So, you persevere and, eventually, miraculously, with a loan from your bank and the help of strangers, family, friends and NGOs, you manage to get the money together and your wife and son proceed to Chennai for treatment. They stay there some time whilst the specialists treat your son’s disease. Thankfully, with modern communication, you are able talk to them regularly and keep each other’s morale up.
But, whilst they are still there, you read in the newspapers that the State finances in full the cost for certain treatments that are referred overseas by the MoH. These are brain, eye and heart surgery. Given the potential number of rare diseases, this is a very small list. But the mere fact that it exists at all gives plenty of food for thought as to why it does not include your son’s disease.
Imagine, yes imagine again how you would feel. Anger, betrayal, discrimination are some of the words that would come to mind. Who in their infinite wisdom has decided that you should be made to pay for the cost of treatment and not the others? What are the criteria by which they came to this appalling, discriminatory decision?
Section 16.2 of the Constitution: Protection from Discrimination stipulates that “…no person shall be treated in a discriminatory manner by any person in the performance of any public function conferred by any law or otherwise in the performance of any public office or any public authority.”
But, how are you to know all this? How do you get any redress? Indeed, is there any?
Duty of care
The National Health Service (NHS) is mandated with providing medical care on demand to every citizen of Mauritius. Obviously, being a small country, we cannot expect to have all the expertise and infrastructural facilities required. It would not make much economic sense to invest millions in building up the expertise and facilities for the treatment of diseases that are quite rare.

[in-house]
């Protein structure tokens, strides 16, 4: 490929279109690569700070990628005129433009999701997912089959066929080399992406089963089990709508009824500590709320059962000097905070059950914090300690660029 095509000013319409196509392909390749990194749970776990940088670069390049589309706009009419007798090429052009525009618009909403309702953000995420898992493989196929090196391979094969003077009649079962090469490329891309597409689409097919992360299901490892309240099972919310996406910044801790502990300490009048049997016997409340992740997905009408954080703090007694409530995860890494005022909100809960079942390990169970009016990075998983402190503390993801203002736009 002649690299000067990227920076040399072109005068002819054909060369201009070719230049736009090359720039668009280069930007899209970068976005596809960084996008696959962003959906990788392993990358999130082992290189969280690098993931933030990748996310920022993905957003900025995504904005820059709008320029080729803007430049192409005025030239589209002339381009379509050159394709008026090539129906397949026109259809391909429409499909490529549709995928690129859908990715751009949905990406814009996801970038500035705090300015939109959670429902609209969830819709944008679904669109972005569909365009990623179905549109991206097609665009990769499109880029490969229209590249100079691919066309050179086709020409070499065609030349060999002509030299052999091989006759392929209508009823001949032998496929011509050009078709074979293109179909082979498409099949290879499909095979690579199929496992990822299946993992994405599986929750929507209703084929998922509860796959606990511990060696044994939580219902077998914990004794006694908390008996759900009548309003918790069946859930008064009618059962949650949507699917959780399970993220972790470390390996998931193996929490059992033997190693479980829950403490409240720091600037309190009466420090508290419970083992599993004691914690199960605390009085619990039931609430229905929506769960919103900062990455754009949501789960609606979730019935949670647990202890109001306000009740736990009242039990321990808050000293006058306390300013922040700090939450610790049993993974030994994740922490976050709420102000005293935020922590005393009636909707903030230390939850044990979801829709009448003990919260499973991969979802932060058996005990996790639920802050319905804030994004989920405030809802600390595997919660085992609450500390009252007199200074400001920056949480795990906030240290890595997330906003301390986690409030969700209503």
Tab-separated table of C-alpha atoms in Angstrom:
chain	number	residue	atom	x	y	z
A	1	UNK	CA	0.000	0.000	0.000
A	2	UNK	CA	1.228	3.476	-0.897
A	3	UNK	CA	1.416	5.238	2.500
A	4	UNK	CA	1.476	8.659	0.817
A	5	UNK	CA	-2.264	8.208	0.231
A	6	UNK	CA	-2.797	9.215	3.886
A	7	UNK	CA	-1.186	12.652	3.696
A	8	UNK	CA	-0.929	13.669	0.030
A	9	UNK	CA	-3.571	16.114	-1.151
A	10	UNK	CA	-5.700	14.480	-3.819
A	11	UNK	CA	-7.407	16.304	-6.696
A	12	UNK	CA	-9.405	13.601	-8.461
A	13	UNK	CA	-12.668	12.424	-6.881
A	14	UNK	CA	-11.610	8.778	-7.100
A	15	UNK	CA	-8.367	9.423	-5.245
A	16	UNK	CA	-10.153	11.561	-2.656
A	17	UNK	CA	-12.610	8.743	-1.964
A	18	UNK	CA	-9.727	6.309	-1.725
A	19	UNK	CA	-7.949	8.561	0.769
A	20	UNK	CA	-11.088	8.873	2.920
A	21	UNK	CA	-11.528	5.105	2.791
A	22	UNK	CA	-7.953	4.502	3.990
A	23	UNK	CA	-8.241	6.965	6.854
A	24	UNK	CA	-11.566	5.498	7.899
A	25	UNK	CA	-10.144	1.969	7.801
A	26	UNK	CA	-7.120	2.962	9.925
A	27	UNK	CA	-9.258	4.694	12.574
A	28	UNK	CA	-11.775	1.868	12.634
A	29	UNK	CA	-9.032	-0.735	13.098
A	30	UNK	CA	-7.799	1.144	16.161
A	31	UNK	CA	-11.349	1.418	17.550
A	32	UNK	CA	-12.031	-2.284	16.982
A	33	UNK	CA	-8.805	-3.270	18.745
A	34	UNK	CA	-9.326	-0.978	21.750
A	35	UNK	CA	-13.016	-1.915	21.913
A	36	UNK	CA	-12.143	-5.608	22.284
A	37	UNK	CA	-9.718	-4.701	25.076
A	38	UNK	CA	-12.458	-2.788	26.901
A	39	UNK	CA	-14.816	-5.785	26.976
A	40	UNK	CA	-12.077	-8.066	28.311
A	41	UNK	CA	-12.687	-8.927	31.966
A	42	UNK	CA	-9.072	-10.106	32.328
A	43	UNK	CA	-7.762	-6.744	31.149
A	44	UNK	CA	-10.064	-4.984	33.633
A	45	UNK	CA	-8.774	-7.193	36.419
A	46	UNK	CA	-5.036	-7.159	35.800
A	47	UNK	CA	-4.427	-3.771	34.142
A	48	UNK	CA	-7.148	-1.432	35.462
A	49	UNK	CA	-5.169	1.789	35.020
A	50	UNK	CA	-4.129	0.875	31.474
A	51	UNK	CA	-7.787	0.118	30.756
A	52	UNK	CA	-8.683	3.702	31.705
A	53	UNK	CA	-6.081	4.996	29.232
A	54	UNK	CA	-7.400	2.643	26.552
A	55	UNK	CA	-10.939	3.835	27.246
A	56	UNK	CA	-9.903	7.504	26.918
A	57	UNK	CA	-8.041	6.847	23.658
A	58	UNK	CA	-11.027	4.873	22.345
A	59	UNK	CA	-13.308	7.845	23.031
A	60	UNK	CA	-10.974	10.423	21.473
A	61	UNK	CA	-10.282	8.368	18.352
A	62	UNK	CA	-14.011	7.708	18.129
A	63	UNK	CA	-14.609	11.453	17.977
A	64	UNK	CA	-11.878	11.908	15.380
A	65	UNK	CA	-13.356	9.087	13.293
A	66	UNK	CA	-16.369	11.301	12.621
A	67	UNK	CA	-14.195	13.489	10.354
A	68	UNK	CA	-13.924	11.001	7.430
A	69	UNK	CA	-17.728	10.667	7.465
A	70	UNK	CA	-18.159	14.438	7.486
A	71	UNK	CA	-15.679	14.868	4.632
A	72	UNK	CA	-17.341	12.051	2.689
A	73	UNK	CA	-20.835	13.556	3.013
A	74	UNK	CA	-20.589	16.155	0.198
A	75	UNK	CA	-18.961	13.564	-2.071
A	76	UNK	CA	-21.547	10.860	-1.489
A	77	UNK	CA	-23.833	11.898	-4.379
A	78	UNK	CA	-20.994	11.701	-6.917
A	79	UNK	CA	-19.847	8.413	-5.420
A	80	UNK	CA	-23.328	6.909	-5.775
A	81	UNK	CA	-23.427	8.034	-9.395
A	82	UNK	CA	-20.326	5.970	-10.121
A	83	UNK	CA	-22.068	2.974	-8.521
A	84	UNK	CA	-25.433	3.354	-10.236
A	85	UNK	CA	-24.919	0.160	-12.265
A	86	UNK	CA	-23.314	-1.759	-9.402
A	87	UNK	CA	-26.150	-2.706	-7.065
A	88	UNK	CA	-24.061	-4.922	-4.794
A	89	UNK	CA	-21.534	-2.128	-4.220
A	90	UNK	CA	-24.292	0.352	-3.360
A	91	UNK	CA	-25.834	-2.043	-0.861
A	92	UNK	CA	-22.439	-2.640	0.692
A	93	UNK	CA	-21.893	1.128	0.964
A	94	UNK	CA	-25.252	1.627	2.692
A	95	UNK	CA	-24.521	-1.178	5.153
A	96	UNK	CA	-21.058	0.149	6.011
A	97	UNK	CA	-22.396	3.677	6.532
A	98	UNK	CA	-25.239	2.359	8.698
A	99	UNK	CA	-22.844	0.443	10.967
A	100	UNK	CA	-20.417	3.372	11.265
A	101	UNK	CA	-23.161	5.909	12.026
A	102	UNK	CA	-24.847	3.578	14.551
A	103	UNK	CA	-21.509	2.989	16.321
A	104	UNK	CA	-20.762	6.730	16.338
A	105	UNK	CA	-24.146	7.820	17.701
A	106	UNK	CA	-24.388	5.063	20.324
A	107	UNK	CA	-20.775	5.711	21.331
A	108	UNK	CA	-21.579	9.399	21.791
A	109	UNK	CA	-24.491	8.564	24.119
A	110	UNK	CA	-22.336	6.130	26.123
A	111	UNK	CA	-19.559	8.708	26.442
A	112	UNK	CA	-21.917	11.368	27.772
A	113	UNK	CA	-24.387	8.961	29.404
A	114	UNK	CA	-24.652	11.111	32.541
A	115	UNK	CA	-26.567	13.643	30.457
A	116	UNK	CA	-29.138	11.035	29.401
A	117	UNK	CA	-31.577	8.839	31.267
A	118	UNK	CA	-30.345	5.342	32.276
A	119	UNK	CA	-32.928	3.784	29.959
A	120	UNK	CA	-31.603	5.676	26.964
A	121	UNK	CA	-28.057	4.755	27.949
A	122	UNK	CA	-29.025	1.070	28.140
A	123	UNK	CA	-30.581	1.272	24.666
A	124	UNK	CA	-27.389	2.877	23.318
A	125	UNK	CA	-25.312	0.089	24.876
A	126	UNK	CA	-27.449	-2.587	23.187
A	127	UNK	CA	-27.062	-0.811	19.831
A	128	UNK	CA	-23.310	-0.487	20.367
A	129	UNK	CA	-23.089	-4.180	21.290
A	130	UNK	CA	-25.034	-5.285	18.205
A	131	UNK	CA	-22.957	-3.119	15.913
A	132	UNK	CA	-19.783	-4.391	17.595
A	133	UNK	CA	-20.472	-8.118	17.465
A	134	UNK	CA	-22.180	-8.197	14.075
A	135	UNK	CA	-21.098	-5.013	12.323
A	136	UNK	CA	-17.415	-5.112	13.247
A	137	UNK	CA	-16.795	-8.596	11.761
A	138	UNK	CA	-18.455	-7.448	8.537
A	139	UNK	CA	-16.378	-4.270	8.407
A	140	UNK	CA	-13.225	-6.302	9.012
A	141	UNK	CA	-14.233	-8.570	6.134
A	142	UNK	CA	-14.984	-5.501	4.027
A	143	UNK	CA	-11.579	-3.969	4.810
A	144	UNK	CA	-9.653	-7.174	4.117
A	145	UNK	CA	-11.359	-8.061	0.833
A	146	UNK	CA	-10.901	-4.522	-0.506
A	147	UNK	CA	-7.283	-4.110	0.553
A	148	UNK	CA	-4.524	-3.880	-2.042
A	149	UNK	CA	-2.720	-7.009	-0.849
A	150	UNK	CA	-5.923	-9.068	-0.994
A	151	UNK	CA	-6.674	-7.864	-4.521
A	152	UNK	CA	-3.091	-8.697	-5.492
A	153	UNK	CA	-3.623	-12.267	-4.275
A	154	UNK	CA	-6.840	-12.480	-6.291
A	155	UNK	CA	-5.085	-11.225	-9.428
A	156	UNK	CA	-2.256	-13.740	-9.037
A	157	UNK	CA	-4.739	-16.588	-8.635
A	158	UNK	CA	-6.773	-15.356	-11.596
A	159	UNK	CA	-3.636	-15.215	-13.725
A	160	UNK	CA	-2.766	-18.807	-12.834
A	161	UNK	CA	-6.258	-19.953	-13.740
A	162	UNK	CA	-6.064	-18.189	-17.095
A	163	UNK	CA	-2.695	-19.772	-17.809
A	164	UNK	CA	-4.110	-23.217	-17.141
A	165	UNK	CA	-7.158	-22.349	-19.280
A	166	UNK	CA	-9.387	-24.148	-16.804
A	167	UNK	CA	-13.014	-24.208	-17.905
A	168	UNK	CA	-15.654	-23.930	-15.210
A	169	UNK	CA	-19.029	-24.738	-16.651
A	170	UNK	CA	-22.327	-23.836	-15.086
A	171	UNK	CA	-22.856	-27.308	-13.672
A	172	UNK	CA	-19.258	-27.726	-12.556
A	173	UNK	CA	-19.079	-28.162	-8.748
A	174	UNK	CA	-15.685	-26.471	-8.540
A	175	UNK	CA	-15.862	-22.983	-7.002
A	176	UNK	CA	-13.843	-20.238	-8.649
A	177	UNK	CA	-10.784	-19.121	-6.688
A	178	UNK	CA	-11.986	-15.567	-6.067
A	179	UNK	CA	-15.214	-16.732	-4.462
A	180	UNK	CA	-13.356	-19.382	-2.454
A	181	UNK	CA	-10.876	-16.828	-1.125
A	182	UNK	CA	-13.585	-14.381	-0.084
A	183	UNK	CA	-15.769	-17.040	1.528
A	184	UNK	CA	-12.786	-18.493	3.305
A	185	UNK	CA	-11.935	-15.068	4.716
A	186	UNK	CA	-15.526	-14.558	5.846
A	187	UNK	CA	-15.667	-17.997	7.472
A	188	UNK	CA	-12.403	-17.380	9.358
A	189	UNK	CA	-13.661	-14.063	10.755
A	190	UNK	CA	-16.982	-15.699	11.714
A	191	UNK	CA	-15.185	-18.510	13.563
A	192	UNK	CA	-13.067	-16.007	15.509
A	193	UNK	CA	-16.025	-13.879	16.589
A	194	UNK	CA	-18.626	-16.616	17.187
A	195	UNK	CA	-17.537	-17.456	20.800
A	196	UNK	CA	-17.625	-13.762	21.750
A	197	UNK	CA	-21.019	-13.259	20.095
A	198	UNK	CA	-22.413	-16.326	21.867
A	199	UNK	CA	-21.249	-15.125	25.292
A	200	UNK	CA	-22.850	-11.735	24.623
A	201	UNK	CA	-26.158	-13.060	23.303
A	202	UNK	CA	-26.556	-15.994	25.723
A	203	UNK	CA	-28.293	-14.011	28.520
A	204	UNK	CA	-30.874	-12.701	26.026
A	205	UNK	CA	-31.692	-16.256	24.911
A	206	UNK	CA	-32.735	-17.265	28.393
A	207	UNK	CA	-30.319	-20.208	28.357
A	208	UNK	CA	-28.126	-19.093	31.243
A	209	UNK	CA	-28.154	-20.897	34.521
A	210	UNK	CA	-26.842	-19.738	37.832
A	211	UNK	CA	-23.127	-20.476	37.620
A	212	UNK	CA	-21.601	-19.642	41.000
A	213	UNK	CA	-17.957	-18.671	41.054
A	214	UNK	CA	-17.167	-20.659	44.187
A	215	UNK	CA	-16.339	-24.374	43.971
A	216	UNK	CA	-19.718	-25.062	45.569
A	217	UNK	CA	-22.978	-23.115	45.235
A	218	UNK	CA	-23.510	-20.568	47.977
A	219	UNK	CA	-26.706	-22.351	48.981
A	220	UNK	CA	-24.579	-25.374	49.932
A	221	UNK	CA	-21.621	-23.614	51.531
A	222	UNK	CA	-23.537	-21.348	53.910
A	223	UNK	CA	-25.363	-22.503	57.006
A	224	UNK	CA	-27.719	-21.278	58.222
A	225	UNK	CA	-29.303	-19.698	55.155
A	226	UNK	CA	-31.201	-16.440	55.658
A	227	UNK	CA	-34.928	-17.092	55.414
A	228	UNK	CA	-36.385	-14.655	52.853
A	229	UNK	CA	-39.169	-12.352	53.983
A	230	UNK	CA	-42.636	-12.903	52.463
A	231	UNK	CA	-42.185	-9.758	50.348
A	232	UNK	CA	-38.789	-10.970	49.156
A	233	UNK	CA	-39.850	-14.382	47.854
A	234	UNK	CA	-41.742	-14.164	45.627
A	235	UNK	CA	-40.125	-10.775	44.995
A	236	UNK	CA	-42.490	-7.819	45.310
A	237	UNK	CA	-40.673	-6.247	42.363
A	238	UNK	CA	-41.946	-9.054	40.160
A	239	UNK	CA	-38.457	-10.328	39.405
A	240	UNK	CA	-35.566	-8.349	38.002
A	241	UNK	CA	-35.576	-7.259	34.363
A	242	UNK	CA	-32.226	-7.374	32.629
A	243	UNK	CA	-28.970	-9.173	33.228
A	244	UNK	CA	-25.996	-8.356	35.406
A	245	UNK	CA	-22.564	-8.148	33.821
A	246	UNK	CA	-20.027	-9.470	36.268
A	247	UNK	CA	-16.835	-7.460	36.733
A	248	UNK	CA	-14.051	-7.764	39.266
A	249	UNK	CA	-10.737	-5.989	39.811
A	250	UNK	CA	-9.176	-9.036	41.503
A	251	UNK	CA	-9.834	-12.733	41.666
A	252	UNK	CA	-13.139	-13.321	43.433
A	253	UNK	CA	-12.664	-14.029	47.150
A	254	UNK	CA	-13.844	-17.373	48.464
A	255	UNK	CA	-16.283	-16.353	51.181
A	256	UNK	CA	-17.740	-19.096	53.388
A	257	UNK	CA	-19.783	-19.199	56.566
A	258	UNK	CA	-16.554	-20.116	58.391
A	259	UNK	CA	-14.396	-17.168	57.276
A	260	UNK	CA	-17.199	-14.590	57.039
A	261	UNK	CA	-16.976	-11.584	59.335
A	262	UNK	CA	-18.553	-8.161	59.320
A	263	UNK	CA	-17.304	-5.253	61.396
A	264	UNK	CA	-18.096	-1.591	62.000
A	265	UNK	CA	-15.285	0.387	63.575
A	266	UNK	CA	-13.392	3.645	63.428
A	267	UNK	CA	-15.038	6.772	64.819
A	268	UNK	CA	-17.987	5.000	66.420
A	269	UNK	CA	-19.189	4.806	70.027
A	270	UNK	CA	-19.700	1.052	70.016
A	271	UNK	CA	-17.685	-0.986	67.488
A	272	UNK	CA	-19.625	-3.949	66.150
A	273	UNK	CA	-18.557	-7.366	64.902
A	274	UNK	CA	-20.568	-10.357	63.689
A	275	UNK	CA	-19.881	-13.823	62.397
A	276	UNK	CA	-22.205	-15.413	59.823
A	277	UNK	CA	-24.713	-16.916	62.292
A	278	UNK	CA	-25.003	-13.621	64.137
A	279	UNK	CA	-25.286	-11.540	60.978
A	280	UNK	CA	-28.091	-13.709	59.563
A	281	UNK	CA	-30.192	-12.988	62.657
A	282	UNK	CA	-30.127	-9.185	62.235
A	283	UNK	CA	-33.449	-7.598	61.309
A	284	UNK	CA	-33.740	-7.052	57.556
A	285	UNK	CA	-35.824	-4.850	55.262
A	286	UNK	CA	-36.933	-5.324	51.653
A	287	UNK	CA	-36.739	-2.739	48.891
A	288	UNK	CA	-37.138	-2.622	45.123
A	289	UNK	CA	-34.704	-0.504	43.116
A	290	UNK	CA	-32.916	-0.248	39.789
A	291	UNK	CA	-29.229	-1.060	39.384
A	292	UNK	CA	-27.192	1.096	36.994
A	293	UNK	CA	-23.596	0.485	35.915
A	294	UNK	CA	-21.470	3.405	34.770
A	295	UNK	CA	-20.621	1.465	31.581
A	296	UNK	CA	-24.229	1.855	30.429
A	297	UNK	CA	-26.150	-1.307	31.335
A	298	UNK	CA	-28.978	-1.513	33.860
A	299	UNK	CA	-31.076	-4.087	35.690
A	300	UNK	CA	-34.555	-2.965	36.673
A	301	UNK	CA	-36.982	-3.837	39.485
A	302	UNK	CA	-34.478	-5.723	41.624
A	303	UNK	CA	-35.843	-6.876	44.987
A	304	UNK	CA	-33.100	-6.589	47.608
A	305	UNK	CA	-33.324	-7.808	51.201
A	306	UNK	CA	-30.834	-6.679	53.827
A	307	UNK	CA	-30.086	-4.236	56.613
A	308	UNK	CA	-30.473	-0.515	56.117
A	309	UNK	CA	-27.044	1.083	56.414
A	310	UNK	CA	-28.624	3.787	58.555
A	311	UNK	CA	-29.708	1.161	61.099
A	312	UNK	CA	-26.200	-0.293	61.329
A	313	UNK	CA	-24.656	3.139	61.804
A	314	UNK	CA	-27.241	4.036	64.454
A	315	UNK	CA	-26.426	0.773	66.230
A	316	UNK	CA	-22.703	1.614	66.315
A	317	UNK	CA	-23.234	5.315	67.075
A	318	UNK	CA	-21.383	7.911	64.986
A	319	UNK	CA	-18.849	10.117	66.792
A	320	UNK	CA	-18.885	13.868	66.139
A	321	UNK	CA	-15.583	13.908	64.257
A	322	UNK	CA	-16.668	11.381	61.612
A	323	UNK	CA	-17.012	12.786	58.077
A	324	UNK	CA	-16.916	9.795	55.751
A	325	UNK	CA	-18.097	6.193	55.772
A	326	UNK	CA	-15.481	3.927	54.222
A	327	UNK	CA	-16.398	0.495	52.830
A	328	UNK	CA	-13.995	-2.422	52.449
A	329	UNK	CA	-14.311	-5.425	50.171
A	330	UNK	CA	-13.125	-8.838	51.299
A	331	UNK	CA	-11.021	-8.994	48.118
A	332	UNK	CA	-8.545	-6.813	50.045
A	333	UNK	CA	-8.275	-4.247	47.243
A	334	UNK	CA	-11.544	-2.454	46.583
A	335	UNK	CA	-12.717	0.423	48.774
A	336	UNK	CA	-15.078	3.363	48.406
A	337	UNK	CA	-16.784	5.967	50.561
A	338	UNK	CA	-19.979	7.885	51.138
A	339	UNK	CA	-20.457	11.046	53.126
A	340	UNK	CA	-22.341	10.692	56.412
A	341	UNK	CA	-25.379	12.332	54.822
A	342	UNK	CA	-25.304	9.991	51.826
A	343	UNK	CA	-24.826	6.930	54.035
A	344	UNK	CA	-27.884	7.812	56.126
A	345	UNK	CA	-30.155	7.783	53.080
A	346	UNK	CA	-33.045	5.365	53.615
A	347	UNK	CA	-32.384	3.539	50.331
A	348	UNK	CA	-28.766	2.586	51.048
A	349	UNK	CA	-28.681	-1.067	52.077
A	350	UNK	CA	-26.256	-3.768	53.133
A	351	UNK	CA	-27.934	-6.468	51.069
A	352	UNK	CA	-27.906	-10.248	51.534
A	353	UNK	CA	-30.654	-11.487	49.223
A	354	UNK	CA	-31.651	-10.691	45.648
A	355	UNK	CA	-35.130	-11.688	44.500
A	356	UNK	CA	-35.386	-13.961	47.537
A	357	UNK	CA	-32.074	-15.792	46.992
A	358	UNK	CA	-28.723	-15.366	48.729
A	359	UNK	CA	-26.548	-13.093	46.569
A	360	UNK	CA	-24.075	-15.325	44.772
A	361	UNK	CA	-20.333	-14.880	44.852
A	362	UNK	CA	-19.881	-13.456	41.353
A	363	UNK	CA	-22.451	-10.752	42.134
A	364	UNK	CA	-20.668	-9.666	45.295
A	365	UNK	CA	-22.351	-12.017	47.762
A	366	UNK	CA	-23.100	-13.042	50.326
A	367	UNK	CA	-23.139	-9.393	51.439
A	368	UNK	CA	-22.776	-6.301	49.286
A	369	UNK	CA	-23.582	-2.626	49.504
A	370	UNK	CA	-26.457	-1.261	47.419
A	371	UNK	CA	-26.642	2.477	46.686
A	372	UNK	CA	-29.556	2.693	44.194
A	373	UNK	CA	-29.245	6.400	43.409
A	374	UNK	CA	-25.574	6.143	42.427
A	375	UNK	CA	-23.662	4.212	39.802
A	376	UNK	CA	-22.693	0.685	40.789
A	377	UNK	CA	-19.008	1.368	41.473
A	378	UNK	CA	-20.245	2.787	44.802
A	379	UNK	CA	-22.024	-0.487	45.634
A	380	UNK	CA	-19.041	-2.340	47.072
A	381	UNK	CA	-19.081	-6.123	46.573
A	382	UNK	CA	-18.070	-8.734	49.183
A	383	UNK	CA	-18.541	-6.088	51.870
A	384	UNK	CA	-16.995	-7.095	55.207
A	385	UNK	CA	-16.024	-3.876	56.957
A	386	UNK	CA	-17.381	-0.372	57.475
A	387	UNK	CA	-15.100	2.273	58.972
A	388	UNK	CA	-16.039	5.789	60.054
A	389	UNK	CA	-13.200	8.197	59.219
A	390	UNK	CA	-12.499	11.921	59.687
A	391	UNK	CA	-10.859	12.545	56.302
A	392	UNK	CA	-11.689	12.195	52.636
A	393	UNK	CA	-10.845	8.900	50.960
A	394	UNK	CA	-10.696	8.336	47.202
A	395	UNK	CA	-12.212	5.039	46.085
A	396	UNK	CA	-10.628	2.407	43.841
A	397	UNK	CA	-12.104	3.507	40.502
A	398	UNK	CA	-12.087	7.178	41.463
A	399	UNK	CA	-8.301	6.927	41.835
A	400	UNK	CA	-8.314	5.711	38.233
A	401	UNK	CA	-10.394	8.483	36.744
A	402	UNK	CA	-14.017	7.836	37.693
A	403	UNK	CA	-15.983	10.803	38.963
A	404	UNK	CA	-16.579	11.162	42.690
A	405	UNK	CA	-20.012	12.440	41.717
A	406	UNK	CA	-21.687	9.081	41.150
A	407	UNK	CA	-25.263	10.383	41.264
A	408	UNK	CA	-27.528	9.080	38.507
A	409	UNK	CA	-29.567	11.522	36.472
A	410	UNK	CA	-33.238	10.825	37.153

So, for an indefinite future, the NHS is going to have to recommend overseas treatment for certain types of diseases. Having done so, the State has a moral — if not legal — obligation to pay in full the cost of any such treatment. It is not as if your son is indulging in a bit of Medical Tourism!
If his treatment was available here in Mauritius, it would be provided free of charge. So, why are you expected to pay for it when the MoH refers you overseas? Is it your fault that treatment is not available here? Is it your fault that your son is suffering from a disease that does not figure on the select list that are fully funded by the State?
The money? Let no one fool you; the money is there! If you look up the advertisement before the launch of Loto, you will find that “58% des revenus bruts de la Loterie Nationale seront versés à un fond spécial……dans la domaine de la Santé.” If the treatment of your son’s Leukaemia does not qualify, then someone needs to explain to you the reason for this.
A Wing and a Prayer
Meanwhile you must hope and pray like crazy that the treatment has worked and your son does not suffer a relapse. Because, if he does and you need to take him back to Chennai, you will have to find all the money by yourself the next time: it would seem that the State only gives a grant of Rs.200k for the first treatment. Does not make sense to you? I am sorry; me neither.
* Published in print edition on 14 January 2011